Some logistical decisions whose origins are unclear also create a somewhat cumbersome reading experience. Rather than placing the notes for each chapter at its end, all are grouped at the end of the text (pp. 307-19), ahead of the supplementary material: the Bibliography (pp. 320-34) and Index (pp. 335-58), a much less convenient location. This is further rendered unpleasant by the decision to place the English translations of German titles in the notes rather than in parentheses within the text immediately following the original, thus imposing on the reader yet more back-and-forth flipping. This may be the result of an academic or the publisher’s perspective, but it is one that ought to be changed for a text written for the general reader as well as the scholar, as this one clearly is, as evidenced both by its style and its format, illustrated by the nature and content of the notes; this is not to suggest that no scholarship is involved or that Haas’ is in any way faulty. There are instances where this latter position for translations is used, and doing so regularly would have also eliminated the annoying inconsistency in the treatment of identical kinds of information. There is also inconsistency in the way facts previously mentioned are recalled to the reader’s mind, sometimes by stating where they were given, others by actually repeating them; I would have worked a bit harder to make this uniform. I would also have given the original language first for the epigraphs with the English translation following, rather than the inverse, just as has been done for most work titles – another inconsistency in approach to similar material that should have been systematized.

I would also have included a two-part appendix with an alphabetical list of all the composers who suffered, whether discussed, merely mentioned, or not named, together with their life dates, in a first section, and a similar list of the major conductors, musicians, soloists (for example, Budapest-born pianist Lily Kraus [1903-86], whom I had the pleasure of hearing and dining with post-concert in Albany, NY, in the mid-1970s, fled the Nazis in 1940, only to be captured by the Japanese in Java while on tour and interned for three years; she ended her days in Asheville, NC), musicologists (one of whom, Alfred Einstein, taught [1939-50] at the institution with which I am currently affiliated), etc.. In addition to conveniently compiling this basic information in a single location, it would have driven home in a succinct and strikingly visible manner the vastness of the disruption of and damage to the trajectory of the natural development of classical music in the 20th century caused by the 12-year hiatus (1933-45) of Adolf Hitler’s sociopathic Third Reich with its emphasis on racial genetics rather than shared language and ethnic and national origin, with no objective consideration of creative and intellectual merit. Those years changed the face of Europe and the course of all of Western civilization as dramatically as did the 16 of the reign of Napoleon (1799-1815), but they perhaps altered the trajectory of the development of music even more, having created what Hass calls a “lost generation of composers” (p. 6) “whose music remains unjustly neglected” (p. 4). The composers who escaped and survived in exile all had their original focus abruptly disrupted and their efforts had to be redirected in order to succeed and survive in their new environments, thus halting their developmental trajectory in its tracks. Because their countries of origin were left “Judenfrei” (devoid of Jews), and thus without any of the creative individuals who were previously responsible for their musical culture, the remaining residents had to start a new one from scratch (p. 5), which was in no way a continuation or outgrowth of what had gone before. Therefore, the center of the world of music moved elsewhere and much composition advanced rudderless and without sails. Consequently, much of the new music, unlike that of most of those of the “lost generation,” ended up “turning off” classical music audiences and their succeeding generations.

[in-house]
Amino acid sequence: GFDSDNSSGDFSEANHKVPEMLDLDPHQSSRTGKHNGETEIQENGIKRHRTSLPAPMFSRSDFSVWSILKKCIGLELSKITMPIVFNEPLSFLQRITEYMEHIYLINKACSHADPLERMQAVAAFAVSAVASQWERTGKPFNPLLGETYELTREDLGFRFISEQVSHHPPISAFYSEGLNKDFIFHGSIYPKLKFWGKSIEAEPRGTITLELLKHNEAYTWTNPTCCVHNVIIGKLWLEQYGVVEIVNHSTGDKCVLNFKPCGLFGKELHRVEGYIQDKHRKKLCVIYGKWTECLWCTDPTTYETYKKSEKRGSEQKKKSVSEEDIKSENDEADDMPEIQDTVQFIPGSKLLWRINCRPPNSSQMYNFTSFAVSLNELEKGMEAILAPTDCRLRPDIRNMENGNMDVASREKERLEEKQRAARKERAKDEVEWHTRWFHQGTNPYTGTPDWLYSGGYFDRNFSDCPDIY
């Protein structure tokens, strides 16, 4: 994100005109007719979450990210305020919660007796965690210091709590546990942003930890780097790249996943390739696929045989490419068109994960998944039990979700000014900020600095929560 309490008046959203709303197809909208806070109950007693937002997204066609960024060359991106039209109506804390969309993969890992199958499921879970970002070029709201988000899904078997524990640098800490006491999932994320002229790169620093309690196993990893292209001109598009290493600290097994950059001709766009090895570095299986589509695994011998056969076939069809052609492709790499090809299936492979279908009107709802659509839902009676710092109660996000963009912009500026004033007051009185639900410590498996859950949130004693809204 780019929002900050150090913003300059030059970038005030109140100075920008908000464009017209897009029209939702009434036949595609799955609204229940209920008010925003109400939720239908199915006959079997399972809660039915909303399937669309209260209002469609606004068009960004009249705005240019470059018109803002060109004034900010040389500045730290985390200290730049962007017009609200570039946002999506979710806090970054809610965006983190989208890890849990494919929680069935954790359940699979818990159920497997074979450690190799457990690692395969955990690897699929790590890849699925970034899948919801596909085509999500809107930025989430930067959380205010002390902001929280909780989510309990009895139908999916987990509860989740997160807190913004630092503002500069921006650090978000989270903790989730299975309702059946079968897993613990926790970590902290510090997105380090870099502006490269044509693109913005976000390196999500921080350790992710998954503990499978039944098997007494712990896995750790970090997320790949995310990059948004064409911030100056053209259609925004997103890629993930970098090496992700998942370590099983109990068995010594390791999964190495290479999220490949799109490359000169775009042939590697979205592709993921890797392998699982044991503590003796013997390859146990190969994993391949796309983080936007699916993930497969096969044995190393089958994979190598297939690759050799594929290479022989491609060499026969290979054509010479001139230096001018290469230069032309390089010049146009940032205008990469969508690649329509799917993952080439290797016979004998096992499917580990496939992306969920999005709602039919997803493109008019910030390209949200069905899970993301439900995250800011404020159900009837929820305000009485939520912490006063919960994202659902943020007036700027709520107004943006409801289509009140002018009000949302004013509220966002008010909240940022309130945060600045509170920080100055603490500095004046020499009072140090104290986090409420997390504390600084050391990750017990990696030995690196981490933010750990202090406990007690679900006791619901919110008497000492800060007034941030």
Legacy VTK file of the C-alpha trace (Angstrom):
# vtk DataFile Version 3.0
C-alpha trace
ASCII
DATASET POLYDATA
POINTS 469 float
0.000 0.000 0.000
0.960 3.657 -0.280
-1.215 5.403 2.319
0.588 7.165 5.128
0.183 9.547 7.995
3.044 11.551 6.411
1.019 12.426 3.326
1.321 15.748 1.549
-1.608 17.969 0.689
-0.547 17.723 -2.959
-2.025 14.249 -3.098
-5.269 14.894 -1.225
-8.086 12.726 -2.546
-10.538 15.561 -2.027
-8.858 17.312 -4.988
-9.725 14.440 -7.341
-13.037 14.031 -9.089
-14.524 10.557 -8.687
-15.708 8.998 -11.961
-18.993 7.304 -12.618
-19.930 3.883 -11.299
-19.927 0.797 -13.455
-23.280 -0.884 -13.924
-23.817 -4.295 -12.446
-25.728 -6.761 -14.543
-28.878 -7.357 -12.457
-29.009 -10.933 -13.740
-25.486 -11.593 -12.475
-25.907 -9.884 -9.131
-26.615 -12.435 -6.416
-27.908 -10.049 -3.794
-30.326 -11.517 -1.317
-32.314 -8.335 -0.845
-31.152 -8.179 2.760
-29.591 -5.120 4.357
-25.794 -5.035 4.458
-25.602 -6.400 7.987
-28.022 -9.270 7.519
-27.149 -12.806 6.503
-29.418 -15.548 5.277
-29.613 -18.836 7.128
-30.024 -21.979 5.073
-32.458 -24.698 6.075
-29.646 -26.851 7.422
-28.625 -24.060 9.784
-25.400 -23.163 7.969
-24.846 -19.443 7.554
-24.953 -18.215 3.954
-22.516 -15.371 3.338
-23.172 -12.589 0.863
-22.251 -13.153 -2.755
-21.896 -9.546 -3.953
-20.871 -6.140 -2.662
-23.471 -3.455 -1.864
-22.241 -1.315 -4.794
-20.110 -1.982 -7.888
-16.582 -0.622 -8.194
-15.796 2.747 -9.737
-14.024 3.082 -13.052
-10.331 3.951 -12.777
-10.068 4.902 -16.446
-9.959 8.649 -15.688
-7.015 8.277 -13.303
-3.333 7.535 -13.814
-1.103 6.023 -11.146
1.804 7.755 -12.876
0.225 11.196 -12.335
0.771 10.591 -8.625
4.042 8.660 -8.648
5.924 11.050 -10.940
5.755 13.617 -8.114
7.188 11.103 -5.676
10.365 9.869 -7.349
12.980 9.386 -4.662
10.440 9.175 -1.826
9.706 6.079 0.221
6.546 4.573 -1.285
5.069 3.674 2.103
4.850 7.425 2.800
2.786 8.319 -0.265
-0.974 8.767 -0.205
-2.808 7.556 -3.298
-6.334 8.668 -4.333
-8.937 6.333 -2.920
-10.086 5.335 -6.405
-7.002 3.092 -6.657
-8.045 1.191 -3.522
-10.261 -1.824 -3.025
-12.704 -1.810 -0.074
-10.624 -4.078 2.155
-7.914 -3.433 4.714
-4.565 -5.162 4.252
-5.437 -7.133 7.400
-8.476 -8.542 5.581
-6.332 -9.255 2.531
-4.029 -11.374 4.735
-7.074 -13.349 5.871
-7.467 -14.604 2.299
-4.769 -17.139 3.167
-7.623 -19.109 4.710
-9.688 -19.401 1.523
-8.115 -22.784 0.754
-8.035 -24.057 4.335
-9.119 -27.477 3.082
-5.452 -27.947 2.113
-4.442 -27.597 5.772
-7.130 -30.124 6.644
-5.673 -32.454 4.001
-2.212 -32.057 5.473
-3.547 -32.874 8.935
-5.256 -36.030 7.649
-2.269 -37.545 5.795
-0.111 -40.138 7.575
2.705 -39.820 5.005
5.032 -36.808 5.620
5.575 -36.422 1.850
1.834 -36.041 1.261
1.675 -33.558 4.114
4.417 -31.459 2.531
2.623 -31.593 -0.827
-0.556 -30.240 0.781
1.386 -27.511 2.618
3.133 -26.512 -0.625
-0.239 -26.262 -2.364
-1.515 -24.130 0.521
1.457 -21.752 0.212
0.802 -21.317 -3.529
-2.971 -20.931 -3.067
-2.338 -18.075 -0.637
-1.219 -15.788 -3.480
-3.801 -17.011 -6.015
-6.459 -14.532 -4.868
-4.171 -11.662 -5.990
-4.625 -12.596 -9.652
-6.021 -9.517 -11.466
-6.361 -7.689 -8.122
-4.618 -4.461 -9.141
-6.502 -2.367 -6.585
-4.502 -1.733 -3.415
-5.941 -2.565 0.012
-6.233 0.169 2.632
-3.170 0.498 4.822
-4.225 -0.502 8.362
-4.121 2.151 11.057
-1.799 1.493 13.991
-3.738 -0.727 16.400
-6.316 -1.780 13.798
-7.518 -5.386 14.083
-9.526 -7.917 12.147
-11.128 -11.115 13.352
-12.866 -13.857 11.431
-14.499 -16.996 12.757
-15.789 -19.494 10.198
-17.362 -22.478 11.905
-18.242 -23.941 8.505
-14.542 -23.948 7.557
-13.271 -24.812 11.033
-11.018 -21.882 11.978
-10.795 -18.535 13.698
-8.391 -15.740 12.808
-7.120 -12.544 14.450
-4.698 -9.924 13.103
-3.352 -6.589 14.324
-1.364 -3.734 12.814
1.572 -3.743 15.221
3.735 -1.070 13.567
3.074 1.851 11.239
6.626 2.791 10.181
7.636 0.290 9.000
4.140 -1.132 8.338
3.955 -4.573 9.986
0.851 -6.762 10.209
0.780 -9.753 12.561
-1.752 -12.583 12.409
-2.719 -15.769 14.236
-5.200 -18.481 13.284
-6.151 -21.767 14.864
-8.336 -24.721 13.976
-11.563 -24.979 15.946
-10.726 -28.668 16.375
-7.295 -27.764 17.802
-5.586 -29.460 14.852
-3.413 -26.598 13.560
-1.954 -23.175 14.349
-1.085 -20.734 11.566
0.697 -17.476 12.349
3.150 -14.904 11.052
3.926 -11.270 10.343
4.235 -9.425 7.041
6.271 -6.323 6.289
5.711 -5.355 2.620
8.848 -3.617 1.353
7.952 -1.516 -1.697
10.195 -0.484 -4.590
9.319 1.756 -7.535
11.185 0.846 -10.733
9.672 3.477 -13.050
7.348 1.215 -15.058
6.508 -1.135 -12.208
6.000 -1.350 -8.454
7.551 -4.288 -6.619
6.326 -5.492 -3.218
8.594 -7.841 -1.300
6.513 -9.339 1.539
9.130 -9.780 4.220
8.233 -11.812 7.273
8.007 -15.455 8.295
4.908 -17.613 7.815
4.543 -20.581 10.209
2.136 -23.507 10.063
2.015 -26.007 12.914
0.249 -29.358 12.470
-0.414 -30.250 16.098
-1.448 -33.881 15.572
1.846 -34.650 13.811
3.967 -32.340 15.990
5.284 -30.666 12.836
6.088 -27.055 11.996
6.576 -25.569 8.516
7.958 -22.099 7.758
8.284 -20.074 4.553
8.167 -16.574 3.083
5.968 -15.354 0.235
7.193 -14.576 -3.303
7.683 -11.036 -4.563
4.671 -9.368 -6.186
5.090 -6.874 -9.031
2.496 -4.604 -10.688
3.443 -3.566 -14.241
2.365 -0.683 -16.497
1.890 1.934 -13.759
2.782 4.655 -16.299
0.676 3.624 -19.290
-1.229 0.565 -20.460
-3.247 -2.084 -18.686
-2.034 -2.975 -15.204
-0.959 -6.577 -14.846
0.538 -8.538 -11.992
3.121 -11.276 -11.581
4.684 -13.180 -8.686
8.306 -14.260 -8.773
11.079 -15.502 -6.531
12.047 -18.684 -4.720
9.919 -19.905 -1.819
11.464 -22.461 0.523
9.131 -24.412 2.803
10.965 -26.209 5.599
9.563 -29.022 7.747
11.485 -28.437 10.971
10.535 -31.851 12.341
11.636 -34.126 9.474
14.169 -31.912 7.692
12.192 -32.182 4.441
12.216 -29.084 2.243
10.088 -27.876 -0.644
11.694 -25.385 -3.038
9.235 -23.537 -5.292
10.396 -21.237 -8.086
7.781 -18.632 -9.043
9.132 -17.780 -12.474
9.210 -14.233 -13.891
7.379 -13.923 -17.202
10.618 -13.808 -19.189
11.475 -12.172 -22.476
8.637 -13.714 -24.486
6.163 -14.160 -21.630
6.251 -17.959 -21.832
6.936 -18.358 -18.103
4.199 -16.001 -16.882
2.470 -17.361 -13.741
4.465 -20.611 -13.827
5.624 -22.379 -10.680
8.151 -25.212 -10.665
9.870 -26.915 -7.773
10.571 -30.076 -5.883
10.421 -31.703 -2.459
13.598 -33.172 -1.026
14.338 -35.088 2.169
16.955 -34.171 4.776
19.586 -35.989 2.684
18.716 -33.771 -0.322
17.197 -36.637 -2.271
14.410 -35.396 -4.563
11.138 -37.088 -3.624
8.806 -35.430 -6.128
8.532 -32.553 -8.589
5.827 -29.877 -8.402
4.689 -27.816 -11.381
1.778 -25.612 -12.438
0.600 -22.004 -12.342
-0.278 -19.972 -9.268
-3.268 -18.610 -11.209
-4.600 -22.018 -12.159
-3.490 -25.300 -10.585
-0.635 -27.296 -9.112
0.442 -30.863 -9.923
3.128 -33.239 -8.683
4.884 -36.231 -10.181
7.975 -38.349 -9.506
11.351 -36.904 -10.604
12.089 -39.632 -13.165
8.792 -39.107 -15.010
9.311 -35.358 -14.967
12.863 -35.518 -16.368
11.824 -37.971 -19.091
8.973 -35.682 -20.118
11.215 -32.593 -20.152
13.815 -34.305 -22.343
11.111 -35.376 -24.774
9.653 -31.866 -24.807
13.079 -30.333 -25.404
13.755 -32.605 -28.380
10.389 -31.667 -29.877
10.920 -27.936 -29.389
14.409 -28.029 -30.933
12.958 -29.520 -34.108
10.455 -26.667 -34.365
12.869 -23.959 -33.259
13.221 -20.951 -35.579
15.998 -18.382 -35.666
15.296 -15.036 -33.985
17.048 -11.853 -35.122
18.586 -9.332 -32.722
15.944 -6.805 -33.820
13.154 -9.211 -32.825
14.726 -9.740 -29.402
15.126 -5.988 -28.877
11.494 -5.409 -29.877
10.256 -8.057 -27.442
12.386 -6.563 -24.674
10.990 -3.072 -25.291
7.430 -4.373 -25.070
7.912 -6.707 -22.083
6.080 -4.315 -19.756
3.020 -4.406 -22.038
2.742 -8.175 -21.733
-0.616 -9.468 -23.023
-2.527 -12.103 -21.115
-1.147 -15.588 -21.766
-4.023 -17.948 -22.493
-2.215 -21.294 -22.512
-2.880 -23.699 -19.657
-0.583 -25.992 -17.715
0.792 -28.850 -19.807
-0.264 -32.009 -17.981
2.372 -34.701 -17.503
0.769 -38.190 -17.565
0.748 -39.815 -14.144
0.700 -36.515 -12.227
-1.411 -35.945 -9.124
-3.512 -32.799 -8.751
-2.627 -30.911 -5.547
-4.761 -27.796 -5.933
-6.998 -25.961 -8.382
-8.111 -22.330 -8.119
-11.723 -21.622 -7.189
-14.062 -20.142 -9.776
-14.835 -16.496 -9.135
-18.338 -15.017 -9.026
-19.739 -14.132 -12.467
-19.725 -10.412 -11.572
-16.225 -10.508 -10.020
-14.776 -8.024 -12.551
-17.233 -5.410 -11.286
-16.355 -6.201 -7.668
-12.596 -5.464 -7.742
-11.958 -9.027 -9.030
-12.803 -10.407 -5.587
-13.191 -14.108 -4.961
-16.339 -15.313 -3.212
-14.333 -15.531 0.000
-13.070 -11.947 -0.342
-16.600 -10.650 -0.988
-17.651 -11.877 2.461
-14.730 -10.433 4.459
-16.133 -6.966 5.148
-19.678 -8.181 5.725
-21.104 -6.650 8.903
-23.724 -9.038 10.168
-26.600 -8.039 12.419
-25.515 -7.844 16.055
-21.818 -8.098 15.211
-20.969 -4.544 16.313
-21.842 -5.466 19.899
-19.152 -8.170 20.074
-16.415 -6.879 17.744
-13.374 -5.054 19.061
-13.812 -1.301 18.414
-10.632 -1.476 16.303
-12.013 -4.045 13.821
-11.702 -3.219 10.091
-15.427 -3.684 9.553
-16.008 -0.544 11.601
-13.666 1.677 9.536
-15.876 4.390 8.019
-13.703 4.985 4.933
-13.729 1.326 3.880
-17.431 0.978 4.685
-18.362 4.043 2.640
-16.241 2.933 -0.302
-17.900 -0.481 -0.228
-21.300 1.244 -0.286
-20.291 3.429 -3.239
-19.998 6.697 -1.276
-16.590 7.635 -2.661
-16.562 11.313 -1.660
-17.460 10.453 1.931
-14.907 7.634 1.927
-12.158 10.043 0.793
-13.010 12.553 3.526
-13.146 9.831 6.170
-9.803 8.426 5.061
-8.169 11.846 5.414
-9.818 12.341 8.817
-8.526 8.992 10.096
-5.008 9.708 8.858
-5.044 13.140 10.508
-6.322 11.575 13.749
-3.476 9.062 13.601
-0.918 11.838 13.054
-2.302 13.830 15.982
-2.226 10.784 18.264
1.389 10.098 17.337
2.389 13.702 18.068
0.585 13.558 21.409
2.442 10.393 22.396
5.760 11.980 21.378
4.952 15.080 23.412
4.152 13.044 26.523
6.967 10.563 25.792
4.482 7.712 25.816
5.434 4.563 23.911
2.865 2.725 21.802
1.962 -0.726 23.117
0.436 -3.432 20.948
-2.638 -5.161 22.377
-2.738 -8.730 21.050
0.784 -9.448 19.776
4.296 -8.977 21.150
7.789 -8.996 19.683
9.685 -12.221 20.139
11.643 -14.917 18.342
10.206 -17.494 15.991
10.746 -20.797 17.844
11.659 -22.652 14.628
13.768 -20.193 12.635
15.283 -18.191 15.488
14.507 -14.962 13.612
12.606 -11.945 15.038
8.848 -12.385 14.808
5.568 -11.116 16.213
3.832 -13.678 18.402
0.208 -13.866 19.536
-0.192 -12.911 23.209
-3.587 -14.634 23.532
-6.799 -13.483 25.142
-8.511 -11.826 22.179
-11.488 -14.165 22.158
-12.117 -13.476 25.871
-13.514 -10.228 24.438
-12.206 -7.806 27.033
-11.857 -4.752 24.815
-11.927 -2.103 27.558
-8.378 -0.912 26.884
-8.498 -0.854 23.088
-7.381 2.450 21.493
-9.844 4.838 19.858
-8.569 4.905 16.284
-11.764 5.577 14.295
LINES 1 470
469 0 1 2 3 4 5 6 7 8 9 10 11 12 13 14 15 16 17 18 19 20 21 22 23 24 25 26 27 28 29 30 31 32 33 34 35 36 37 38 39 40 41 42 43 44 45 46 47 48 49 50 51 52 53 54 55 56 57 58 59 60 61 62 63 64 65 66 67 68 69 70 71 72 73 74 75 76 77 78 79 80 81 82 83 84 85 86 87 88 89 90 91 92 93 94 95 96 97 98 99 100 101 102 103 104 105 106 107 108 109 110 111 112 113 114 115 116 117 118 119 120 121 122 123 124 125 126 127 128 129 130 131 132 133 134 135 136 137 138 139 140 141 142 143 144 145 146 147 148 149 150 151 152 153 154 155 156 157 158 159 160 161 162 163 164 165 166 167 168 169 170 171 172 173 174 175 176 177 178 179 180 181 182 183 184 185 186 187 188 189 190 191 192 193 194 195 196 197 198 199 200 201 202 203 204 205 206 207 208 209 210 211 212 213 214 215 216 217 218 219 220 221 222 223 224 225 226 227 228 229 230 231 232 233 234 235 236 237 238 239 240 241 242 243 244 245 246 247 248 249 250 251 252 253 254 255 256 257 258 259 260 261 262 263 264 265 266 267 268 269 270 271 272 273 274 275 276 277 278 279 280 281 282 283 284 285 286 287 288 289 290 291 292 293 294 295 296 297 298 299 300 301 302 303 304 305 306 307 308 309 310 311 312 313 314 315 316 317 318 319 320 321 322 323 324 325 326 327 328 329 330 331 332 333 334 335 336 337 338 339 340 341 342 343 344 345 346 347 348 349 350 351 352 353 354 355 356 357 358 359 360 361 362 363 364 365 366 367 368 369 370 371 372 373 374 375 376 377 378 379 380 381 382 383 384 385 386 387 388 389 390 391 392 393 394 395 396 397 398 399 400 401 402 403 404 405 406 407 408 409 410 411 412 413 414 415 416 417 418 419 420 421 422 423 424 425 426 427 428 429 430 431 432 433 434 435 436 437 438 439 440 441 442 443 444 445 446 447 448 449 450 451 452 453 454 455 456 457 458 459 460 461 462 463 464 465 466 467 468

Aside from the above considerations, I was not in the least disappointed by the book, and enjoyed every minute spent with it, although it is not an easy read. It is an extraordinary compendium of information. Its breadth and depth, and the nature of the materials and sources that Haas has consulted, read, and used/incorporated are striking and impressive. His use of items from the contemporary press, allowing their critics and writers to talk about the composers and their music, private correspondence, sometimes unpublished, of/among the composers, and even some personal contacts/interviews with some of them, all materials not readily available here, offers the reader a perspective not found anywhere else. I often donate review copies of books that I receive to a local library that has a major arts and music department, but I shall keep this one, treasure, and likely consult it even though it is not conceived as a reference work. It is a truly exemplary achievement, its imperfections notwithstanding.

The text would have benefited from a careful final proofreading: there are several instances of missing words, mostly little ones such as “a,” “the,” “of,” or “to,” forcing the reader to mentally supply them, some uncorrected typos: “mind” instead of “mine” (p. 296), a few not-quite-perfect word choices: an “unedited” on p. 78 where “unpublished” and a “bare” on p. 303 where its homonym “bear” are meant, for example, and an erroneous first name: “Albert” instead of “Alfred” Einstein in n. 57 on p. 318.

See also Haas’ blog for numerous posts on specific composers, musicians, and events and links to yet more information. In a recent development concerning the subject, the Royal Conservatory of Music of Canada in Toronto has just announced plans to establish an institute to recover suppressed works. Simon Wynberg will be its director and it is expected to open in 6-12 months with an initial budget of $CAN 100,000-120,000. This will provide on our continent a basic equivalent for the two organizations with which Hass was/is associated.

Editor’s Note: Residents of central NC may justifiably claim author and producer Michael Haas as one of our own. His family has roots in Warrenton and Goldsboro. His mother, Doug Haas Bennett, was the long-time owner of Raleigh’s most important costume shop, and his brother Joel is one of our leading sculptors. As a teenager, Michael was torn between music and painting. His mother relates that he found visual art easier but could not imagine a day without music. Thus was the die cast, with the exceptional long-term results this new book reveals.